Monoamine oxidase inhibitors
and pressor response to dietary amines

by
Tipton KF
Department of Biochemistry,
Trinity College Dublin, Ireland.
ktipton@tcd.ie
Vopr Med Khim 1997 Nov-Dec;43(6):494-503


ABSTRACT

Because gastro-intestinal monoamine oxidase (MAO) effectively prevents dietary pressor amines, typically tyramine, from entering the tissues, a marked hypertensive response (the "cheese reaction") can occur when subjects treated with antidepressant MAO inhibitors ingest foods or beverages rich in such amines. Although tyramine is a substrate for both MAO-A and -B, it is only inhibitors of the former enzyme, which are also the effective antidepressants, that give rise to the cheese reaction. This has be shown to be owing to MAO-A being the major form of MAO in intestine and stomach. Selective inhibition of that form of the enzyme results in substantial amounts of unchanged tyramine passing through the intestine. The development of reversible inhibitors of monoamine oxidase-A (RIMAs) has reduced this hypertensive response since rising tyramine concentrations can displace the inhibitor from the enzyme and thus allow some metabolism to occur. This has led to the development of MAO-inhibitory antidepressants that may, apparently, be used without dietary restriction. However, reversibility of the inhibitory process is not sufficient and the analysis of inhibitory behaviour presented here indicates that such safety will only be obtained with inhibitors that are competitive with respect to the amine substrates. Noncompetitive inhibitors might be expected to offer no safety advantage in this respect, whereas uncompetitive could actually exacerbate the pressor response.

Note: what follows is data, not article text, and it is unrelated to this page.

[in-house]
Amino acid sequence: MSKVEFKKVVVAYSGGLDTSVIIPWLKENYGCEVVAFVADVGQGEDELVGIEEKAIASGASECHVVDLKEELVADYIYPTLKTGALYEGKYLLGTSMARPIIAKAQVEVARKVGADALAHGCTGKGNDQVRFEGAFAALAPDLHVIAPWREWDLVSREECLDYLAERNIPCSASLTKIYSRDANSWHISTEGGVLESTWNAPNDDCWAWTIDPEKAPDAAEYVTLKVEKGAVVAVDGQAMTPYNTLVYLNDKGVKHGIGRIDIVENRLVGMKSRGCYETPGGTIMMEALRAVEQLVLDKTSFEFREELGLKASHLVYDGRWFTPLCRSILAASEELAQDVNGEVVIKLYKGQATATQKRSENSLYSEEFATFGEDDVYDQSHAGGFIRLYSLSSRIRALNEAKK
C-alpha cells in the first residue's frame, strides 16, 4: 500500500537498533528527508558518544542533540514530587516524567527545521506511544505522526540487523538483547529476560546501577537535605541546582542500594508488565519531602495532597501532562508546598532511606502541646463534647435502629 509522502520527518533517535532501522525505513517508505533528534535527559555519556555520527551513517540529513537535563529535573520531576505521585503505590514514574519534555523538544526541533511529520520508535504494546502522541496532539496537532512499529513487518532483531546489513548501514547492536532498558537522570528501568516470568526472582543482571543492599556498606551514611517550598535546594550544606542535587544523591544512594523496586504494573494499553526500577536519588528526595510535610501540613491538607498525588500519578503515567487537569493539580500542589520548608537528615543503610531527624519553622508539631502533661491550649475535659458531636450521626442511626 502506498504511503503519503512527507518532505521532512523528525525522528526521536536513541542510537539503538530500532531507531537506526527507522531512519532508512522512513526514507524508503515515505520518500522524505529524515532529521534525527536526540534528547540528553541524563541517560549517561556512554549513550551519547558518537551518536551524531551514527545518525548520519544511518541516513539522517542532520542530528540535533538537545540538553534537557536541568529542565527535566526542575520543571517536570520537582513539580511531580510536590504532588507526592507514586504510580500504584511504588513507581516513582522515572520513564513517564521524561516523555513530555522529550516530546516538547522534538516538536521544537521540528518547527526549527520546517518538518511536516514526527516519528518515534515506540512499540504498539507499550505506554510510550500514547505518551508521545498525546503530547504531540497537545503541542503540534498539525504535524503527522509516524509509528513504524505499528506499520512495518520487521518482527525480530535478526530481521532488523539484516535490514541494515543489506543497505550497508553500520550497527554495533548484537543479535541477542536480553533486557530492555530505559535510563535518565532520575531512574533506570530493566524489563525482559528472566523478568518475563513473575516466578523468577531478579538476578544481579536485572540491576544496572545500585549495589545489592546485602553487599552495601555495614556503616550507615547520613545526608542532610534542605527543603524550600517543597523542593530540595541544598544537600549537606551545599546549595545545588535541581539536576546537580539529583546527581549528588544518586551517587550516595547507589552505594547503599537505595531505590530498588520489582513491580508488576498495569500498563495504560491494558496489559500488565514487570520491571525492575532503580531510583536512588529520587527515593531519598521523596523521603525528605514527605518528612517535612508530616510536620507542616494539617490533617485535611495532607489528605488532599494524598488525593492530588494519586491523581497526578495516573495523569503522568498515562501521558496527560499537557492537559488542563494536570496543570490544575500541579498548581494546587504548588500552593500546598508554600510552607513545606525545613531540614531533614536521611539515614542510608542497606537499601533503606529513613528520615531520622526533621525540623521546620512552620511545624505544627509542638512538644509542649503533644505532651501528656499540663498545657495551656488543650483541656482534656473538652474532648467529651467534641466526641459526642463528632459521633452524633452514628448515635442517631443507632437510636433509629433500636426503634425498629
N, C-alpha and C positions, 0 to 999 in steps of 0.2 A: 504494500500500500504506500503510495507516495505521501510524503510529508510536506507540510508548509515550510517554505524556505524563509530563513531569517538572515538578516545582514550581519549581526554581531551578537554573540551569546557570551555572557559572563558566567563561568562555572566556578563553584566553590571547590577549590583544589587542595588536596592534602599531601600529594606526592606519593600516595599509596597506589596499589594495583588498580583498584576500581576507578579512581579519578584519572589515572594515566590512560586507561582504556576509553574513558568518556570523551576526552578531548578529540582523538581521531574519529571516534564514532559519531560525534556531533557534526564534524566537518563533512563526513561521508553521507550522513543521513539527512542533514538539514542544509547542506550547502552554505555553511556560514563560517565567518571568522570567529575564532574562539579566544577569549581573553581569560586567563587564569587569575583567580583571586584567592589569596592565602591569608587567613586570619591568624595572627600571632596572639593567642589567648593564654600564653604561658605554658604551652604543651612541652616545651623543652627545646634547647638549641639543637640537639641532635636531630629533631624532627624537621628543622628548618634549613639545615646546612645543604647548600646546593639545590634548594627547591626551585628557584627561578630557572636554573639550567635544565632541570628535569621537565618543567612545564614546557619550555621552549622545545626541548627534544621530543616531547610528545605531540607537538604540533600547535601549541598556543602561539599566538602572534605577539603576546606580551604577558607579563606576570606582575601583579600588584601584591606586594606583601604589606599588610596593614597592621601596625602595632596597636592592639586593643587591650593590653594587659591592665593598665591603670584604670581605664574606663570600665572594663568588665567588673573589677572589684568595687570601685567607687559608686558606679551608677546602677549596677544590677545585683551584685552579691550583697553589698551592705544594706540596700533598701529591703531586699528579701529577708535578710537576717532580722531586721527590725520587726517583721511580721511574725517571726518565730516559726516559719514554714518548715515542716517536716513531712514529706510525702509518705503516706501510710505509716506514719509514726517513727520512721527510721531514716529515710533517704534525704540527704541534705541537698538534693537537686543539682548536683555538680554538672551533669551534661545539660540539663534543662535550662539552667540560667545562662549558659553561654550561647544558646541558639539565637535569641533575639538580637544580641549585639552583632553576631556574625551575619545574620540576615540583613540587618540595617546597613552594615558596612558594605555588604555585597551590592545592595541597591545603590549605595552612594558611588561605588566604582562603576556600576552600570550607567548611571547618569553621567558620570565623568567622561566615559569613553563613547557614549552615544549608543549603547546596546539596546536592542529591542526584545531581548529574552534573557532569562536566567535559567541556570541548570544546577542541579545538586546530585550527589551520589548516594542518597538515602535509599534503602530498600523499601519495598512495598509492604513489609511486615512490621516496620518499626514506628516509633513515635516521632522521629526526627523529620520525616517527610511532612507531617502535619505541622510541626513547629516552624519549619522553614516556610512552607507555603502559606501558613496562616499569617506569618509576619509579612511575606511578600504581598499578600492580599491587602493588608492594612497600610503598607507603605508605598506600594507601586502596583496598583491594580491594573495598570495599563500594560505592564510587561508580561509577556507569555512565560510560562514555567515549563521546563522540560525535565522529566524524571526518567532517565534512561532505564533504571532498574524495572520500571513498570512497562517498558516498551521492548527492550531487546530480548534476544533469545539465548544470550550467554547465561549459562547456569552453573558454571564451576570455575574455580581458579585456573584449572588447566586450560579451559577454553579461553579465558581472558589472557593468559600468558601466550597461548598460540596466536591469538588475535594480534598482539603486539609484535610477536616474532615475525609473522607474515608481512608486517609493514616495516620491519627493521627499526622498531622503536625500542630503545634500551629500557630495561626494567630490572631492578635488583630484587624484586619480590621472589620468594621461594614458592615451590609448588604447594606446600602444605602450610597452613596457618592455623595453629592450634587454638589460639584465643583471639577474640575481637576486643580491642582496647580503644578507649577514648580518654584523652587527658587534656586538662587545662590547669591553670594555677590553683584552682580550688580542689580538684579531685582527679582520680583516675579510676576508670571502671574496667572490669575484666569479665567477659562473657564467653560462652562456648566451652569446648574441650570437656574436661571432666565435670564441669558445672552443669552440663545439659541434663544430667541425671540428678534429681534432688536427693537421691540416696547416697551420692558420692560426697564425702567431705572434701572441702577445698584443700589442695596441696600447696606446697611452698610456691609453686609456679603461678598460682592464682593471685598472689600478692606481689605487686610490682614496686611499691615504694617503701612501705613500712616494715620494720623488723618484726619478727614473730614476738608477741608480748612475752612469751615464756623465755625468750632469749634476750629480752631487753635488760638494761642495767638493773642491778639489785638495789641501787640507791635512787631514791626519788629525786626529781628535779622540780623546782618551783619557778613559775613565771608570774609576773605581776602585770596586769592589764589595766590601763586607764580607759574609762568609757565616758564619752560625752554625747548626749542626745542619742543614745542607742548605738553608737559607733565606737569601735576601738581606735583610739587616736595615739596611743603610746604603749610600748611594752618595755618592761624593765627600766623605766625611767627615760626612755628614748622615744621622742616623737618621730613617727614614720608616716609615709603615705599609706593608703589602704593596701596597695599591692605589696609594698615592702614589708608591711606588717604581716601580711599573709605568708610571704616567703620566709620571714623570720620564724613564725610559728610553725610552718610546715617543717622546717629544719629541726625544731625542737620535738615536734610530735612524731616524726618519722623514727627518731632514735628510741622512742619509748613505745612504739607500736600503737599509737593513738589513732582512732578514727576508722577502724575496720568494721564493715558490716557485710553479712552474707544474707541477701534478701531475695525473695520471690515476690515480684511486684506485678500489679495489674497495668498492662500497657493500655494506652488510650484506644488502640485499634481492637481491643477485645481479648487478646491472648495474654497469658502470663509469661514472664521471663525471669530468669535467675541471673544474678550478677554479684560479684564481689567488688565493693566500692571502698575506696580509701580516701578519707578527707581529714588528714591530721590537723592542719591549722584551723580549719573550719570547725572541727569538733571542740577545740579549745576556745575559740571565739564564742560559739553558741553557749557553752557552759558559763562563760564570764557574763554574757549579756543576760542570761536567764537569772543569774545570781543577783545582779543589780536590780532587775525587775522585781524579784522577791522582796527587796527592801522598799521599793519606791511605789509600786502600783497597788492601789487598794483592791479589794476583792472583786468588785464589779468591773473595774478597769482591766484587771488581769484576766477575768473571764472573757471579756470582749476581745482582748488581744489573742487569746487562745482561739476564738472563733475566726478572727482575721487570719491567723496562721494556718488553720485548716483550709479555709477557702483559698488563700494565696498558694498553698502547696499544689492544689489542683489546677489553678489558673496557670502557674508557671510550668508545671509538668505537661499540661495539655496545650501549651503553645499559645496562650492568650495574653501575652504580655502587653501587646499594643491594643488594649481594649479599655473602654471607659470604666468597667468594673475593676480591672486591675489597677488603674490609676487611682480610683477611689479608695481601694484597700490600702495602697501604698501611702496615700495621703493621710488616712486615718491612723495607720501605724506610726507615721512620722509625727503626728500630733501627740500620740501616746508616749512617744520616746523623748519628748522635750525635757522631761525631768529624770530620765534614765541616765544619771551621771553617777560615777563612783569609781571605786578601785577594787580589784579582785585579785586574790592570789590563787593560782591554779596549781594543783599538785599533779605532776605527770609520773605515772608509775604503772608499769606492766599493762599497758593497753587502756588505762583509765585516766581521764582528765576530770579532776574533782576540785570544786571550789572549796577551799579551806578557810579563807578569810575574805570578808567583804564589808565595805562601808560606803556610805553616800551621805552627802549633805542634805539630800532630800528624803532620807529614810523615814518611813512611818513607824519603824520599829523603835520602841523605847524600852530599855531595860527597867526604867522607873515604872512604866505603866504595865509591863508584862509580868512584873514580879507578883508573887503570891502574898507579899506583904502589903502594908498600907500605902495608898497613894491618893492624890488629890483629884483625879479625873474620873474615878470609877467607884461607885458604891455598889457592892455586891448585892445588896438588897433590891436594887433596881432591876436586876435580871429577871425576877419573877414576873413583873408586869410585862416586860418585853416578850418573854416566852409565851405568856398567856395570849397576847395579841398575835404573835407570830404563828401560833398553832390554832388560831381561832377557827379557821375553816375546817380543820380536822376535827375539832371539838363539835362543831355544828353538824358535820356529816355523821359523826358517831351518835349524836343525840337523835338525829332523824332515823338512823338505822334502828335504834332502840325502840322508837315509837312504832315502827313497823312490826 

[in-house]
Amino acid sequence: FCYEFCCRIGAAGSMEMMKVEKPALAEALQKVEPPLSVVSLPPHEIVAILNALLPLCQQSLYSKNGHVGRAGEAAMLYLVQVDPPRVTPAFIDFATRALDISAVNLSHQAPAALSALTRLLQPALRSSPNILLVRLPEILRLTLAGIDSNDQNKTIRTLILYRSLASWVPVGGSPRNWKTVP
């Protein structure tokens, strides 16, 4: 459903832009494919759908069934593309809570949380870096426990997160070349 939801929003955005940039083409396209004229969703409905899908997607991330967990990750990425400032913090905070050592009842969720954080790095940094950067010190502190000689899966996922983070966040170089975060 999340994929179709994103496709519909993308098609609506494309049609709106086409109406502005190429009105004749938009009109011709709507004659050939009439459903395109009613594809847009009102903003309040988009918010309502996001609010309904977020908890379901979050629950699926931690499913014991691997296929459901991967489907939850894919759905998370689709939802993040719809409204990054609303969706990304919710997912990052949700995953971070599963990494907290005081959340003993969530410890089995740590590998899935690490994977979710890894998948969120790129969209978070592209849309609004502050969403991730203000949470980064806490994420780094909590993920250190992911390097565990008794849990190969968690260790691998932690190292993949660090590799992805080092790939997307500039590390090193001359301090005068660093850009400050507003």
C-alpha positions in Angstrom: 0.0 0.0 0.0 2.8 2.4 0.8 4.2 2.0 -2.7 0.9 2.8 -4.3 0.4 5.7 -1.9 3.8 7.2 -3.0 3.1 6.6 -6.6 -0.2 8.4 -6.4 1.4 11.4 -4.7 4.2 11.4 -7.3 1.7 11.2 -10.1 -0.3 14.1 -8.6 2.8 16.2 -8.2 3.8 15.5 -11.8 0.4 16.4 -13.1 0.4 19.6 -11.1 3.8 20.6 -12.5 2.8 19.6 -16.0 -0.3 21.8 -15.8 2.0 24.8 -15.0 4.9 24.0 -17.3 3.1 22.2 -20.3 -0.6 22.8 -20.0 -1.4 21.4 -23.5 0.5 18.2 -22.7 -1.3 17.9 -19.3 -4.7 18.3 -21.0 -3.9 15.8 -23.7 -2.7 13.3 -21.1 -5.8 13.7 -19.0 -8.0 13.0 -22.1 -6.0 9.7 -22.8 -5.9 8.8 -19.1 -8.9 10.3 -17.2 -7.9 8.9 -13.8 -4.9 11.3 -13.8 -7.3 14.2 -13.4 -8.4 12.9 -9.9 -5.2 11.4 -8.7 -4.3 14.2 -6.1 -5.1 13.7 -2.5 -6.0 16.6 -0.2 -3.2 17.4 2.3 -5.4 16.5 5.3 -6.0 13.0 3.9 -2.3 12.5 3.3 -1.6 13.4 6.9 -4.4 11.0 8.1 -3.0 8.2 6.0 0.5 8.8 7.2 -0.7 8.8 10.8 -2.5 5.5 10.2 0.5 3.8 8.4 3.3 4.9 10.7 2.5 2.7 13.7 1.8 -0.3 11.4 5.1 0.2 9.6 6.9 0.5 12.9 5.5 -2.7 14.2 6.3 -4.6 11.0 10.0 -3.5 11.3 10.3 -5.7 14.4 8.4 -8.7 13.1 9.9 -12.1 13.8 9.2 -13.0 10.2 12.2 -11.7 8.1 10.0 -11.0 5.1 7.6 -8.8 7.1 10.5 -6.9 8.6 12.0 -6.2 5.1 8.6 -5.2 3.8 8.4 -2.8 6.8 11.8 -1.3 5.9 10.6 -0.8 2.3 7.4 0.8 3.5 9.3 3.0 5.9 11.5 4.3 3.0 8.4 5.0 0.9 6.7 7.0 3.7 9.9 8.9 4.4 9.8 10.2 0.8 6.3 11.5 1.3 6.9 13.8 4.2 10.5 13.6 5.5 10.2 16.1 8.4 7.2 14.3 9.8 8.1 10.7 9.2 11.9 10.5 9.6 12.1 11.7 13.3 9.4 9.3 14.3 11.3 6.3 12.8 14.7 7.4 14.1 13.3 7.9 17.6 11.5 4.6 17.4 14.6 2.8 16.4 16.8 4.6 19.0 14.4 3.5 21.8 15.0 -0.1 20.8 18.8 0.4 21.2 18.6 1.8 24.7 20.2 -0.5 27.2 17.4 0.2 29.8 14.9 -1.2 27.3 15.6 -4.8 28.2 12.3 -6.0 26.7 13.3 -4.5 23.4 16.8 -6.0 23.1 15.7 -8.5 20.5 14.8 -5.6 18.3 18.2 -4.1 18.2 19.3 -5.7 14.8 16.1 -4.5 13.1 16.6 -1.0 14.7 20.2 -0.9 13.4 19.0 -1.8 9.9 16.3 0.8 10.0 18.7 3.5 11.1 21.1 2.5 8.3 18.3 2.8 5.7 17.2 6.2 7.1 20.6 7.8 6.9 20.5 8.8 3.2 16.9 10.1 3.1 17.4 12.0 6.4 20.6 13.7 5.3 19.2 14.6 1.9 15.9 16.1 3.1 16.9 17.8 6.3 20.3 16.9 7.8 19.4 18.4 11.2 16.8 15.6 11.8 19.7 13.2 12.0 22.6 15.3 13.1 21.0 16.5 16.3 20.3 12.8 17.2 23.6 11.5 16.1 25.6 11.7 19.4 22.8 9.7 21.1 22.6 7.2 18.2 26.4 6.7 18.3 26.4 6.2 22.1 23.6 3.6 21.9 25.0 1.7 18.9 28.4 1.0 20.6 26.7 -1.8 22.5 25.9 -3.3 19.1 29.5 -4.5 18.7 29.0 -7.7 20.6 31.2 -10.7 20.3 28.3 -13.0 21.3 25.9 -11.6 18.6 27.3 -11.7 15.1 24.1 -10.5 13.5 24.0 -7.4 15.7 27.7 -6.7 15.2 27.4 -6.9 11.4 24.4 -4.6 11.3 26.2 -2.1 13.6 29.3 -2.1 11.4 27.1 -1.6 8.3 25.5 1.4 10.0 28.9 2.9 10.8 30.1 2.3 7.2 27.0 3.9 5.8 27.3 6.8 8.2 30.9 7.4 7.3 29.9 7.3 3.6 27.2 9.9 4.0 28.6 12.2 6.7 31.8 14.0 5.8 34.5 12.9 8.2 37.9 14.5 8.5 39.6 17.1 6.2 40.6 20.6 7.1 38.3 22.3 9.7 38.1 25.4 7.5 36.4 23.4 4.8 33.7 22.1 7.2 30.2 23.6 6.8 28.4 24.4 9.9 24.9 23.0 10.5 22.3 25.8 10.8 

MAO
RIMAs
MAOIs
Reward
Phenelzine
Moclobemide
The MAOI Diet
Isocarboxazid
Tranylcypromine


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